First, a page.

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Old 10-01-2011, 13:47   #1
Andy P
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What model S&W is it?

I came across this beautiful modified S&W revolver but I canít figure out from what model it is made? There is no text on the barrel which indicates a shortened barrel. The caliber is most likely .38 Special but it could also be a .357 magnum. I didnít have any .357 so I could see if they fit.

There is a large S&W logo on the other side of the frame.

What is your take on this model and how much is modified by the user and how old is the revolver?
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Old 10-01-2011, 14:09   #2
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My Dad had a M36 like that.
Think it was a Fitz Special out of St. Louis.
.38 Spl.
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Old 10-01-2011, 14:11   #3
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HOWEVER...It looks new.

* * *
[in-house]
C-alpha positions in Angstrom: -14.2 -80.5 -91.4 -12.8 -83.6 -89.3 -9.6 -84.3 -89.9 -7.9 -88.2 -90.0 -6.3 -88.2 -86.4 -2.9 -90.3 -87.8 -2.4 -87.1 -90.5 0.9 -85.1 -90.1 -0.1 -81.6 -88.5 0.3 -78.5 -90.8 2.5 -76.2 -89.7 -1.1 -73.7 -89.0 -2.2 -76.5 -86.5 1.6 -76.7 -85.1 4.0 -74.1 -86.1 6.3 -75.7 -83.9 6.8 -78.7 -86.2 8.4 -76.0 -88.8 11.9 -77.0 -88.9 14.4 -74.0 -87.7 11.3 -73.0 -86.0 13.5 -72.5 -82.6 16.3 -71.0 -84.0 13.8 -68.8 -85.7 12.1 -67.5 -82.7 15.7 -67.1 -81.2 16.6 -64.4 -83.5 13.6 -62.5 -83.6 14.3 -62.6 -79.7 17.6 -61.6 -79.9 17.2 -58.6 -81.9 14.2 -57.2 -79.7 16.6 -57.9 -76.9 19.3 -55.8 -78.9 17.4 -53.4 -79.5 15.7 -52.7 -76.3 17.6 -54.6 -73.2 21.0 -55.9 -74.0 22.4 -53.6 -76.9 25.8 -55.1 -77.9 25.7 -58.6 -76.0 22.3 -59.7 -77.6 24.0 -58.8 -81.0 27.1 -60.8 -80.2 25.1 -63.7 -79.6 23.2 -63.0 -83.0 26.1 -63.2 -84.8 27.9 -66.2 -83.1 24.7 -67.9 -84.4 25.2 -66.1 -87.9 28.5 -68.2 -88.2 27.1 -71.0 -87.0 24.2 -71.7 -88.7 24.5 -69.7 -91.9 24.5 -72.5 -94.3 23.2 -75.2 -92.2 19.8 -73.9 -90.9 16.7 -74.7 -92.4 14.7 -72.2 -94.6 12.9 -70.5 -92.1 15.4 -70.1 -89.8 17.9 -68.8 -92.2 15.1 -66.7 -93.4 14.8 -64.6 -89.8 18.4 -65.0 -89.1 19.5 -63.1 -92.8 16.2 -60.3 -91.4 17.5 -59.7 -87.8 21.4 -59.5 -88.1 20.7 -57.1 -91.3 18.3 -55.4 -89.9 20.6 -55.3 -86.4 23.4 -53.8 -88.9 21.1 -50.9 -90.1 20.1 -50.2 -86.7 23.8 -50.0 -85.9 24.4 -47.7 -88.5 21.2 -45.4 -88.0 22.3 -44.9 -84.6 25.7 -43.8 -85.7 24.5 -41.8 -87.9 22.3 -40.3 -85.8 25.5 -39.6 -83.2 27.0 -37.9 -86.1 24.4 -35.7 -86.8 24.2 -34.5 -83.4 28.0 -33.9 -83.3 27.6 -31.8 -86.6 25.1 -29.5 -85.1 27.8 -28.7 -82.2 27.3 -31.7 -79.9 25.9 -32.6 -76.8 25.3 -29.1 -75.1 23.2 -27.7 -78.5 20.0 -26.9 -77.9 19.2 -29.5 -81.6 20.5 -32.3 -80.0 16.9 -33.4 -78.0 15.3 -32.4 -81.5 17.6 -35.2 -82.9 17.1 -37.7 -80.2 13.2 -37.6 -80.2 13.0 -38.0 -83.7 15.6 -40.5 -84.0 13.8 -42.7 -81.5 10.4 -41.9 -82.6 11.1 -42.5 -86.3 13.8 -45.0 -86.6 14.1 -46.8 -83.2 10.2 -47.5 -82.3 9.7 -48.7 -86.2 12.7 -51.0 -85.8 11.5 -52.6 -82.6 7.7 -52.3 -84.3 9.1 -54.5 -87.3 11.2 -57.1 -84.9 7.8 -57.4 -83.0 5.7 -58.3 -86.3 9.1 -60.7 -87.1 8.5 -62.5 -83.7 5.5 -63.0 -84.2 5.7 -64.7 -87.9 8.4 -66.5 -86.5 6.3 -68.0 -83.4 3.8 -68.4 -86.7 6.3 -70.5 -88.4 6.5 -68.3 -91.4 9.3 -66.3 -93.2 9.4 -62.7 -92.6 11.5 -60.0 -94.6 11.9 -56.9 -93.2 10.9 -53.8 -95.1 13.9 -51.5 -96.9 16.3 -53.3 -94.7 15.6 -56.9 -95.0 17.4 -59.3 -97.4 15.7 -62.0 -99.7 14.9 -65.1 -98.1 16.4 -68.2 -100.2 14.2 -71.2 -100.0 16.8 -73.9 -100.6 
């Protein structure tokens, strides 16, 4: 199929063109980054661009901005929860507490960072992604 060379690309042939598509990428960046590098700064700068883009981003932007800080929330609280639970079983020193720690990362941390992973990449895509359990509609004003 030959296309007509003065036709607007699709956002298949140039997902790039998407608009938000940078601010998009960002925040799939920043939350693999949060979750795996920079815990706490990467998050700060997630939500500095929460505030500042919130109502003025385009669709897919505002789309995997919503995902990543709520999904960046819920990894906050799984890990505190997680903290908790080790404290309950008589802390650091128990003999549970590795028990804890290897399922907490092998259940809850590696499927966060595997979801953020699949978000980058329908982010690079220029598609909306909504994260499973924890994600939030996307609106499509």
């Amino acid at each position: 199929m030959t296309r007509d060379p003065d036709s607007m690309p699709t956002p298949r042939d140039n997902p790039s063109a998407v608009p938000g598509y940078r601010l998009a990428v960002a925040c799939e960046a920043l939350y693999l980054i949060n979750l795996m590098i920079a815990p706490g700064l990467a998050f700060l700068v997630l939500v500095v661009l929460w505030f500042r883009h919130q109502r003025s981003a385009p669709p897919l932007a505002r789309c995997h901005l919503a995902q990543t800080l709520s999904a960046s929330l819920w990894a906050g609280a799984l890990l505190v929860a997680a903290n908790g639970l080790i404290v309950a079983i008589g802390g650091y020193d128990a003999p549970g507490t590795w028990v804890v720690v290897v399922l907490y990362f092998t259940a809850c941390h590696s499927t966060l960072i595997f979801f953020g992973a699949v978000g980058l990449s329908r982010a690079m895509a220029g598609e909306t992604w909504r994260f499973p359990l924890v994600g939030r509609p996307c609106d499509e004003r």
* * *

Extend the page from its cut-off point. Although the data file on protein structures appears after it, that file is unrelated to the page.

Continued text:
Note the hole for a lock.


Tylet T-grip.
Work on grip frame and grip plates.

Trigger guard and hammer work were typical to Fitz.
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Old 10-01-2011, 14:39   #4
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Someone spent a LOT of money, barrel, hammer, trigger guard, front sight, frame, T-grip on a LOCK MODEL.
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Old 10-01-2011, 15:44   #5
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Quote:
Originally Posted by G33 View Post
HOWEVER...It looks new.
Note the hole for a lock.


Tylet T-grip.
Work on grip frame and grip plates.

Trigger guard and hammer work were typical to Fitz.
Great thanks, but what about the thumb piece it dosen't look like a standard S&W piece?
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Last edited by Andy P; 10-01-2011 at 16:27..
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Old 10-01-2011, 20:24   #6
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That is not a hole for the lock. This circa 1942 pre victory model has the same pin.